Last night we heard on the radio of the death of author Ray Bradbury at age 91. Spiderman and I are big fans of his work. Have you read Fahrenheit 451? It was published in 1953, depicts a future society in which books are banned. In the end there are people who ARE the book--they have memorised an entire work that is meaningful and they become the living book--keeping the words alive in their hearts despite the oppression.
The story, which gets its title from the temperature at which paper
supposedly ignites, proved to be uncannily prophetic - the characters are
addicted to television soap operas, while miniature headphones, known as "ear
thimbles", provide a constant stream of music and news. Isn't that freaky?
My favourite short story was called All Summer In a Day.
The story is about a class of school children on Venus, which in this story is a world of constant rainstorms, where the sun is only visible for two hours every seven years.
One of the children, Margot, moved to Venus from Earth five years earlier, and she is the only one in her class to remember sunshine, since it shone regularly on earth. She describes the sun as "a penny", or "like a fire in the stove", and the other children, being too young to have ever seen it themselves, refuse to believe her accounting of it. Out of jealousy, she is bullied and ostracized by the other students and finally locked in a closet during the time the sun is due to come out.
As the sun is about to appear, their teacher arrives to take the class outside to enjoy their only hour of sunshine, and in their astonishment and joy, they all forget about Margot. They run, play, skip, jump, and prance about, savoring every second of their newly found freedom. "It's much better than sun lamps!" one of them cries.
Suddenly, a girl feels a raindrop on her. Thunder sounds, and they run back inside. Then, one of them remembers Margot, who is still locked in the closet. They stand frozen ashamed for what they have done, unable to "meet each other's glances."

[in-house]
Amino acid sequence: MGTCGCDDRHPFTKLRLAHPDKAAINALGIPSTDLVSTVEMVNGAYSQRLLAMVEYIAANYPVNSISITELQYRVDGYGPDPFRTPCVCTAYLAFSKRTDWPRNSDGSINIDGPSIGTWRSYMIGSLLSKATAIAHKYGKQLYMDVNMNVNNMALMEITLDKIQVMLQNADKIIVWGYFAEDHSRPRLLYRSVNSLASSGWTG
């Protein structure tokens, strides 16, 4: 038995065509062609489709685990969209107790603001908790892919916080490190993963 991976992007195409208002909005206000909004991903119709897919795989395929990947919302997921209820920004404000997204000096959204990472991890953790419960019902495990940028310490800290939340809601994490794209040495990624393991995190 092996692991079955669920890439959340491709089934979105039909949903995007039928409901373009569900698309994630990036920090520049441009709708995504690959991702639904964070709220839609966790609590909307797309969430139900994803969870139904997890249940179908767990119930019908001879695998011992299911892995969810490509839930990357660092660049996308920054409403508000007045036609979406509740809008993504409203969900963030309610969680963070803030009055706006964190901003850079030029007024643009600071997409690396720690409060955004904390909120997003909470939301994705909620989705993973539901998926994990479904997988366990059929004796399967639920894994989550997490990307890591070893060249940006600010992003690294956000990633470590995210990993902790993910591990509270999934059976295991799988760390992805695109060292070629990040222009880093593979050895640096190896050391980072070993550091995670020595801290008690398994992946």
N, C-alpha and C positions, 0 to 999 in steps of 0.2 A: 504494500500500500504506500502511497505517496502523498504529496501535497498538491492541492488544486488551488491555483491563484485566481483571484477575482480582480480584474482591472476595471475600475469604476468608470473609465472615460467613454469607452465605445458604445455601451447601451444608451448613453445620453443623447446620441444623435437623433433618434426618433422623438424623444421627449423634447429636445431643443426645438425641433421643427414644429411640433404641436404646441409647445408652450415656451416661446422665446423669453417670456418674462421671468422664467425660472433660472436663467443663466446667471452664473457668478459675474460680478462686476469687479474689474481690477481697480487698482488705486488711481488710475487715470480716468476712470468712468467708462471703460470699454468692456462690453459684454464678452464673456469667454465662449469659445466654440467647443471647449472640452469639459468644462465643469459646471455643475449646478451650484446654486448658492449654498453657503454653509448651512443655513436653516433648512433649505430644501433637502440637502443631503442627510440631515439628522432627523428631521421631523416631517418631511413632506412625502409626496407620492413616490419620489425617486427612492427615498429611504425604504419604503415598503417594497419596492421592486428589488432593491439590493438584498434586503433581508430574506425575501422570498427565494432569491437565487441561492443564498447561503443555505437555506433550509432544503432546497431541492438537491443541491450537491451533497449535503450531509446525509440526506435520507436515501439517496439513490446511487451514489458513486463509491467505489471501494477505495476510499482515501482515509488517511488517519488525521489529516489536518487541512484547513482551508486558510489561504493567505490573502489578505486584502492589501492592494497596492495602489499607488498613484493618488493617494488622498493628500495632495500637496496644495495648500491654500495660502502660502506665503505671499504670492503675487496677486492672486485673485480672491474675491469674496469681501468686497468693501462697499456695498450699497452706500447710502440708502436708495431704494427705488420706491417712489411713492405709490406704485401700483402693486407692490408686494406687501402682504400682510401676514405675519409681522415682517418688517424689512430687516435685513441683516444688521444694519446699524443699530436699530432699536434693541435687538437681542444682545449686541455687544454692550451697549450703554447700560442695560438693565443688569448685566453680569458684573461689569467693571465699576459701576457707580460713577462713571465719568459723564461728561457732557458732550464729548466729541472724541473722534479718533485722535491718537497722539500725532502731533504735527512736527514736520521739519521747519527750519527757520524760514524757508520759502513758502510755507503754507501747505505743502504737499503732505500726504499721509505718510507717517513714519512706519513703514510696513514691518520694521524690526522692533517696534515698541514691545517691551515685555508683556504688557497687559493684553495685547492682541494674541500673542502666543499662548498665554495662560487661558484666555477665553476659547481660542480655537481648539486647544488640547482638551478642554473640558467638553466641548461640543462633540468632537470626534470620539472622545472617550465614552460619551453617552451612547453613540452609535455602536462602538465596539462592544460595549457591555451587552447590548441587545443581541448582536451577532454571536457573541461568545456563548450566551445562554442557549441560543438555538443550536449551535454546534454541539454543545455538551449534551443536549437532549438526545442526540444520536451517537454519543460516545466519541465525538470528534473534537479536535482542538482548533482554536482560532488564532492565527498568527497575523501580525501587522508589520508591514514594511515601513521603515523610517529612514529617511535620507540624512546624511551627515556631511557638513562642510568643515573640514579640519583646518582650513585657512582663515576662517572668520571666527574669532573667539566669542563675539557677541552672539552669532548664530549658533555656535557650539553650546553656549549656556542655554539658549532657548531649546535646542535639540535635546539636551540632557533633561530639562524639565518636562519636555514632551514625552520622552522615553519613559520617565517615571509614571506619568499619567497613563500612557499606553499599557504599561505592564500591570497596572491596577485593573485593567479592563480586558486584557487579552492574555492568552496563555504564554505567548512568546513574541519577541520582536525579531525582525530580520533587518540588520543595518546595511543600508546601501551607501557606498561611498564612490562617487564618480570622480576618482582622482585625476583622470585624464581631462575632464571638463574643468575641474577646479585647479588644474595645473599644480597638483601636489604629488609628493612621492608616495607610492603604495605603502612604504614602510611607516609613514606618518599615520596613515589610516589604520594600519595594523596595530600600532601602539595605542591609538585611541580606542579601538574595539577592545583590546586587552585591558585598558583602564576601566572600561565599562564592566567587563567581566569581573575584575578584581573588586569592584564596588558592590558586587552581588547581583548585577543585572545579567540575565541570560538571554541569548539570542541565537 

The precious sun has come and gone, and because of their despicable act, Margot has missed it. They walk slowly and silently towards the closet, and let her out.
Scroll down to the bottom of the Wikipeadia page and there is a link where you can open it as a word document. http://en.wikipedia.org/wiki/All_Summer_in_a_Day
There is a lovely picture book lovingly illustrated by Diane and Leo Dillon called Switch On The Night. According to Amazon:
A LONELY LITTLE boy who is scared of the dark sits in his room alone, with only light for company, until a little girl named Dark appears and shows him that light switches don’t just switch off the light—they switch on the night. And to switch on the night is to switch on the stars, the moon, the crickets, and the frogs. With the Dillons’ dreamlike illustrations, Switch on the Night is sure to reassure any child who has felt afraid of the unkown; the story will also impress adult readers with its imaginative approach to understanding that which is different.
His work was hugly influential and still continues to be read today in classrooms all over the world because as the man himself put it,
Do you know why teachers use me? Because I speak in tongues. I write metaphors. Every one of my stories is a metaphor you can remember.